Last week, I was taking a taxi from a train station to a school and, as it so often does, the conversation between the driver and I turned to the purpose of my visit (occasionally cabbies ask me if I’m a sixth former, which appeals to my 34 year old ego no end).
I explained that I was delivering a lecture on mental health. The driver’s response was a common one: “Oh, well you should talk to me, then. I have lots of mental health!” (by which he meant, it transpired, that he had experienced a lot of mental health issues).
A couple of things always cross my mind (but never escape my lips) when people say things like this. One is how eager people are to discuss their own mental health just as soon as you give them ‘permission’ by telling them you work in the field. The other is the fundamental misunderstandings they have unwittingly belied. After all, we were talking, already. And everyone has a mental health.
I'm not ashamed of my mental health
As the Government’s Mental Health Champion for Schools, one of my key tasks is to reduce stigma. I can do that simply by giving mental illness a face – I suffered from an eating disorder from the ages of 17 to 25 and only recently discovered, after exhibiting all the symptoms of anxiety but not meeting the diagnostic criteria for Anxiety Disorder, that my primary diagnosis is Post Traumatic Stress Disorder (the reasons for which are too complicated to go into, here). To combat this, I take medication and have regular counselling sessions. I’m not ashamed of this, despite so many people refusing to believe that someone as ‘confident’, ‘articulate’ and ‘successful’ as me could be ‘mentally ill’ (actual things that have actually been said to me in actual real life).
Just as sometimes I might pick up a sickness bug or a cold and have to stay in bed for a day or two, I might also have a panic attack every now and then. Just as I take daily vitamin C and zinc to try and minimise the risk of going into three schools per week and being exposed to germs, I take precautions with my mental health. I have recognised the early symptoms of when a panic attack might occur (sounds become louder, colours become brighter, breathing becomes difficult) and use Cognitive Behavioural techniques which mean that, nine times out of ten, I can pull myself out of it. I don’t see this as being any different than someone who suffers from migraines saying ‘my vision is starting to go, I had better take some pain killers’.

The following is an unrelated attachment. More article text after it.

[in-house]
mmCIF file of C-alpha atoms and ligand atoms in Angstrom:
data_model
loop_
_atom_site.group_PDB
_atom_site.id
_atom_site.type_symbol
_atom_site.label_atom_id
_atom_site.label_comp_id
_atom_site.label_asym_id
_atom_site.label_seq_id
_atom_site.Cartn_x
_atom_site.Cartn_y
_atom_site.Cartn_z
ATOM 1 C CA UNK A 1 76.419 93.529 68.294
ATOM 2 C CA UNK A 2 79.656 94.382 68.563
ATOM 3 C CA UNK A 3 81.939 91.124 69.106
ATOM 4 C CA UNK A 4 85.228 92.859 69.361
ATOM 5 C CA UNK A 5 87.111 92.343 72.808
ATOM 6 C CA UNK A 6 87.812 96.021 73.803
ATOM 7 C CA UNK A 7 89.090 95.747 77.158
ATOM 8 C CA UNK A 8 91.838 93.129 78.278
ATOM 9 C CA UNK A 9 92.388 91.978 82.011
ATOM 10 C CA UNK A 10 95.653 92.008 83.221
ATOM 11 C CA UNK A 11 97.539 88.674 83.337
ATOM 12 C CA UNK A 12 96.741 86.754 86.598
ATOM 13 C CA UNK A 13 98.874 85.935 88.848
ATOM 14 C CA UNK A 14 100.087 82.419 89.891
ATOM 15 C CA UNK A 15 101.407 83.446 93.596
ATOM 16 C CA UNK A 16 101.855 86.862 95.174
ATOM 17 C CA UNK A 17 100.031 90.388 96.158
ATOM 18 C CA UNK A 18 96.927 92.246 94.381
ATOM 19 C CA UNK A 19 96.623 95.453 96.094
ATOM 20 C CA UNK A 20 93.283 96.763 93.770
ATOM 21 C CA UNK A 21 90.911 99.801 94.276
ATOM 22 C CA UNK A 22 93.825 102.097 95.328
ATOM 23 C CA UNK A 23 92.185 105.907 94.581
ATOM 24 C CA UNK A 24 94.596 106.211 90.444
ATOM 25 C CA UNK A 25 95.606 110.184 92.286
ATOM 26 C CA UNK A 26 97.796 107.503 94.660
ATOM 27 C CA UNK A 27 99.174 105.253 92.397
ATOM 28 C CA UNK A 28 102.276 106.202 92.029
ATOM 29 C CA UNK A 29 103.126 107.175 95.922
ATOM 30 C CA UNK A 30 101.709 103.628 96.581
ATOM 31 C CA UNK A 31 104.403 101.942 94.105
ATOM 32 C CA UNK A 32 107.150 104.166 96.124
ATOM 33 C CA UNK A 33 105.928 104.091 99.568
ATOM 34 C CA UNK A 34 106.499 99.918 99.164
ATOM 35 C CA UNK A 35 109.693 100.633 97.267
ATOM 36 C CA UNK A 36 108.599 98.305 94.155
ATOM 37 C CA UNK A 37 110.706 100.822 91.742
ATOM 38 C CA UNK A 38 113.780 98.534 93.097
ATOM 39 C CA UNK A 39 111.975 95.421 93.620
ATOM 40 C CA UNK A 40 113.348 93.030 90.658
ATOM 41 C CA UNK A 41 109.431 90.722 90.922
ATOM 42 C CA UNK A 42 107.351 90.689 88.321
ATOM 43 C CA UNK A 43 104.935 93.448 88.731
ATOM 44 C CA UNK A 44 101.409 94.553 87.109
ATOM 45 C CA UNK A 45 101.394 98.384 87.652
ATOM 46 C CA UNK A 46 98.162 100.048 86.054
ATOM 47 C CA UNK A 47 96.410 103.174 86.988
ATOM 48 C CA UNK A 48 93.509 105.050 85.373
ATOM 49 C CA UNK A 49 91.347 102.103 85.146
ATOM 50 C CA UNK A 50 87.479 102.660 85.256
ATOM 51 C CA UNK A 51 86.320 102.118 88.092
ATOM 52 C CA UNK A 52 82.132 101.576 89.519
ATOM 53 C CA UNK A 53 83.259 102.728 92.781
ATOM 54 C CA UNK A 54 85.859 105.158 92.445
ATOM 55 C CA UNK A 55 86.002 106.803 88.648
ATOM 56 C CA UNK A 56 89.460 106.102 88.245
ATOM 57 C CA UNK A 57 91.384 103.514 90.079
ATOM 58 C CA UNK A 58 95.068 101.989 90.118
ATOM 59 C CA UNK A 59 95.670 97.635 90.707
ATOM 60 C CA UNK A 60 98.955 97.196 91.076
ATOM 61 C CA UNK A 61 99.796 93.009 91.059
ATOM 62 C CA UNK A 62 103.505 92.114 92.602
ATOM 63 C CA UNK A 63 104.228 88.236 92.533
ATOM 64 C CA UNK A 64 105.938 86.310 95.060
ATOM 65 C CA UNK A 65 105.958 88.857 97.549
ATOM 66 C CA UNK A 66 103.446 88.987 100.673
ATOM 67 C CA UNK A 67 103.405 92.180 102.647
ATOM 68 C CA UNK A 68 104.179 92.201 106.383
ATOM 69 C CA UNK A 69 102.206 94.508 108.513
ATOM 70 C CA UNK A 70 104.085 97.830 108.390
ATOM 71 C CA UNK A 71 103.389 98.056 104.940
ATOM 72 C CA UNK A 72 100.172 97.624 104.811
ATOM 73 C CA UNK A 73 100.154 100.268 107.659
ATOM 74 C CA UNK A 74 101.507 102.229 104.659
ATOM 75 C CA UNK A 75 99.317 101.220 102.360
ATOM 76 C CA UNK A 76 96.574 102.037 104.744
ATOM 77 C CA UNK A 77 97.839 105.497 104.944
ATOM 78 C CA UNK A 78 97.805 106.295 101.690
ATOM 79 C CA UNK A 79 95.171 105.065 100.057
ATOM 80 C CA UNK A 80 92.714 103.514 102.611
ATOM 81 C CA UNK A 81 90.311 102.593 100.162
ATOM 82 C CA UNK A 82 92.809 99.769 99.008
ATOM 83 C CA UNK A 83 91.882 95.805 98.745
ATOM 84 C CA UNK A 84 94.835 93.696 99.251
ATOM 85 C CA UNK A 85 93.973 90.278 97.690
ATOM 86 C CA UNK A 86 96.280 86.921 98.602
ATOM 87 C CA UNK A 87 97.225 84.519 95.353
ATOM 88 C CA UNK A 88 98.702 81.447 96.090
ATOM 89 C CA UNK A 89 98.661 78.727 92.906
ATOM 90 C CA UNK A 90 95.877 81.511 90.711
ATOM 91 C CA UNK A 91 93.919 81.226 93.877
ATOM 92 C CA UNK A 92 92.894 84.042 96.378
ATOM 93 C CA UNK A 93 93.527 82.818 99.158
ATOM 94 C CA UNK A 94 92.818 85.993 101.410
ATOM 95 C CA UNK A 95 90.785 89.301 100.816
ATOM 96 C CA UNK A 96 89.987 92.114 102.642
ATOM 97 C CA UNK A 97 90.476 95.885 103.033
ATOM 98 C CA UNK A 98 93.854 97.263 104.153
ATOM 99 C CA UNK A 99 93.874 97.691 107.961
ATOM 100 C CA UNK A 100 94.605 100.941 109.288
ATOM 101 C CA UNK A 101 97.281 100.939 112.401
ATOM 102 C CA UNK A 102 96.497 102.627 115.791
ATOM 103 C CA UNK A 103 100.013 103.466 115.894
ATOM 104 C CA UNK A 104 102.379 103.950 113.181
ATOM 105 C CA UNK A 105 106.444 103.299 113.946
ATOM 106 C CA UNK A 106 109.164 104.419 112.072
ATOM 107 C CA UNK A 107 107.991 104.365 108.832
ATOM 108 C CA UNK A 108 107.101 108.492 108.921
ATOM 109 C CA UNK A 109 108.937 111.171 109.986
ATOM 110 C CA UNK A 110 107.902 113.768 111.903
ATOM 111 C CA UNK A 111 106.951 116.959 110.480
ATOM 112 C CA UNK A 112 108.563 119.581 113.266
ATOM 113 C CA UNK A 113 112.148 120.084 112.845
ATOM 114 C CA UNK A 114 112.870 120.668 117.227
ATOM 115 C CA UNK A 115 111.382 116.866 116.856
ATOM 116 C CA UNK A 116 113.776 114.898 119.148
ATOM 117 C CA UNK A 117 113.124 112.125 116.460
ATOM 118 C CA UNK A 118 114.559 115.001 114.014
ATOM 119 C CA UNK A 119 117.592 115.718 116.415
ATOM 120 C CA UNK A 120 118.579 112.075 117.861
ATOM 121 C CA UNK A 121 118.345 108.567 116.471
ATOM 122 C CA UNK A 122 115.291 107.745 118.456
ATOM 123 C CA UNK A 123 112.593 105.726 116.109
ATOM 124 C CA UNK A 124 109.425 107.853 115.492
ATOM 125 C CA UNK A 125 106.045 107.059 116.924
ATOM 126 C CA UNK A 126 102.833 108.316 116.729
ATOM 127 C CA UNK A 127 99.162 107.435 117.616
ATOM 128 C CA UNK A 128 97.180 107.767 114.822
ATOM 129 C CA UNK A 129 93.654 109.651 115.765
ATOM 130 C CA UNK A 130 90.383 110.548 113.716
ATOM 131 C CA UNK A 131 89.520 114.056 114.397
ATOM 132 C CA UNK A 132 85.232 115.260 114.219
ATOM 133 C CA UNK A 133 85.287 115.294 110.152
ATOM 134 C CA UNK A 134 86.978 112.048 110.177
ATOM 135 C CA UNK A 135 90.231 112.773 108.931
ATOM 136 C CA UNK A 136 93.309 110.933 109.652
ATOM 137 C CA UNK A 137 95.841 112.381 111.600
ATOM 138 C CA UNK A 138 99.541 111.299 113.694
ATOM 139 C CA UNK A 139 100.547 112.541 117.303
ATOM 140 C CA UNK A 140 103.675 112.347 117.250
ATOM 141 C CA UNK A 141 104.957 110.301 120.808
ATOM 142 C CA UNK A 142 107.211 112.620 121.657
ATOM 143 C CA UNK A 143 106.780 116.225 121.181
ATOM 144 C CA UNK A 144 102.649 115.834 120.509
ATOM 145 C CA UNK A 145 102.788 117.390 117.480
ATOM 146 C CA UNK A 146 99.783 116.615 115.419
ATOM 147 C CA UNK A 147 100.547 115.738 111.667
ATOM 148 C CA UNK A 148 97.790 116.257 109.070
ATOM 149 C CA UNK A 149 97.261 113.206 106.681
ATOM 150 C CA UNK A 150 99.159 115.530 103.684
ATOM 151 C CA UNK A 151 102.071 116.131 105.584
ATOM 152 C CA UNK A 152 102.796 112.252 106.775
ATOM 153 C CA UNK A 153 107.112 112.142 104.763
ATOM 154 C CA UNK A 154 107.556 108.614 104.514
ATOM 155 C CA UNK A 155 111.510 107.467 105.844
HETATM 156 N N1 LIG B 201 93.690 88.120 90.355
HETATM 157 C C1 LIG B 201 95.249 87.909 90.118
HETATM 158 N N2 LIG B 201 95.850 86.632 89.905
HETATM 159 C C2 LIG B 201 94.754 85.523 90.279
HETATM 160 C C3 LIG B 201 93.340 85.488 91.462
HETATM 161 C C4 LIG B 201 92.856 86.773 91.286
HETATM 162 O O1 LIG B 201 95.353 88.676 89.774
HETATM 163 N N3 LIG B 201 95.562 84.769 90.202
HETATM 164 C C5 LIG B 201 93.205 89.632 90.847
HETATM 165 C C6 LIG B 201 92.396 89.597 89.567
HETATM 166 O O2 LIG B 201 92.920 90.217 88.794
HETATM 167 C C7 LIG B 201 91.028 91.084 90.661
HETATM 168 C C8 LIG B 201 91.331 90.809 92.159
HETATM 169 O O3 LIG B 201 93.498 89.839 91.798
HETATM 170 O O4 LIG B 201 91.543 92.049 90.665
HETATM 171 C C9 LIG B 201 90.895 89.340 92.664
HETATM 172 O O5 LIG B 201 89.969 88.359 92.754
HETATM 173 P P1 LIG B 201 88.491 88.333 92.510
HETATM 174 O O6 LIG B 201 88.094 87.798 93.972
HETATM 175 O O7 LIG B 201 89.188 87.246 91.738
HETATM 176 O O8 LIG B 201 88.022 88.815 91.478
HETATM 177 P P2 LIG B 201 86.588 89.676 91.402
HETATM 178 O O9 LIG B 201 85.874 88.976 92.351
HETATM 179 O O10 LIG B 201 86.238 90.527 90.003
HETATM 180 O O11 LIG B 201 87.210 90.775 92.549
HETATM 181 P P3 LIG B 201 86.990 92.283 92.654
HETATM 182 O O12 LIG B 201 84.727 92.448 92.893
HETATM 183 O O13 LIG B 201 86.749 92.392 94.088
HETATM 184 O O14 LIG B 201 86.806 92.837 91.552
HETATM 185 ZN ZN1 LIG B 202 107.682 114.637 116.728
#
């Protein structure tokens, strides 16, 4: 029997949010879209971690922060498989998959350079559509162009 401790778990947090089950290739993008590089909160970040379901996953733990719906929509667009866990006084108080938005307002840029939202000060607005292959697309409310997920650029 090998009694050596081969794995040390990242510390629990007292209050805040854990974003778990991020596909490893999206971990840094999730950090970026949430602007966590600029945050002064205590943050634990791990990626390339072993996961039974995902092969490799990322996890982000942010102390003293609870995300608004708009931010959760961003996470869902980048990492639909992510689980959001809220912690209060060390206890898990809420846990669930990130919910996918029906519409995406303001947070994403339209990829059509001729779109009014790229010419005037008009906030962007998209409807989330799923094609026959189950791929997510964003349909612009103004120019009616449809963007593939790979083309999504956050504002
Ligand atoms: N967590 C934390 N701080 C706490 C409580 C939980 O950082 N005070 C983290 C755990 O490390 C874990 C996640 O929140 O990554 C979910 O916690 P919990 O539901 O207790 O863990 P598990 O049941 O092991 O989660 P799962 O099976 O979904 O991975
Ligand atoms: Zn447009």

We should all try to understand our brains
People with mental illnesses aren’t ‘lesser’ than the rest, they aren’t weak, they don’t lack ‘character’ or ‘grit’, despite what the prevailing press rhetoric might have us believe. In fact, people who have been diagnosed with a mental illness are some of the sanest people I know, because having a diagnosis forces you to try and understand your brain, the way you think and your subsequent behaviour.
…But as for the 3 in 4 people who won’t statistically experience a mental illness this year, you still have a mental health and your mental barometer won’t always be at one hundred percent. You will at various times feel insecure, anxious, depressed, heart broken, unfortunately life experience tells us that at some stage you’ll be bereaved. You might not feel the need to seek medical help, but fluctuations in mental wellbeing are totally normal and we could all benefit from learning healthy ways to handle difficult emotions.
It’s this principle from which my Self-Esteem Team lessons were born. We’re all hyper aware of the basic requirements to maintain good physical health: Eat well, exercise regularly, drink water, don’t smoke etc. Yet when it comes to mental health it seems we wait for a problem to manifest before we give ourselves any attention.
It's Time to Talk
So for Time to Talk Day tomorrow my message is this – Your mind is unique and it is precious. If you care enough about your health to go to the gym, you should care enough to take the time to understand how you think and what habits you can incorporate into your lifestyle which will nurture your mental health. And that’s a message for 4 in 4 of the population.
What do you think of the issues raised in Natasha's blog?
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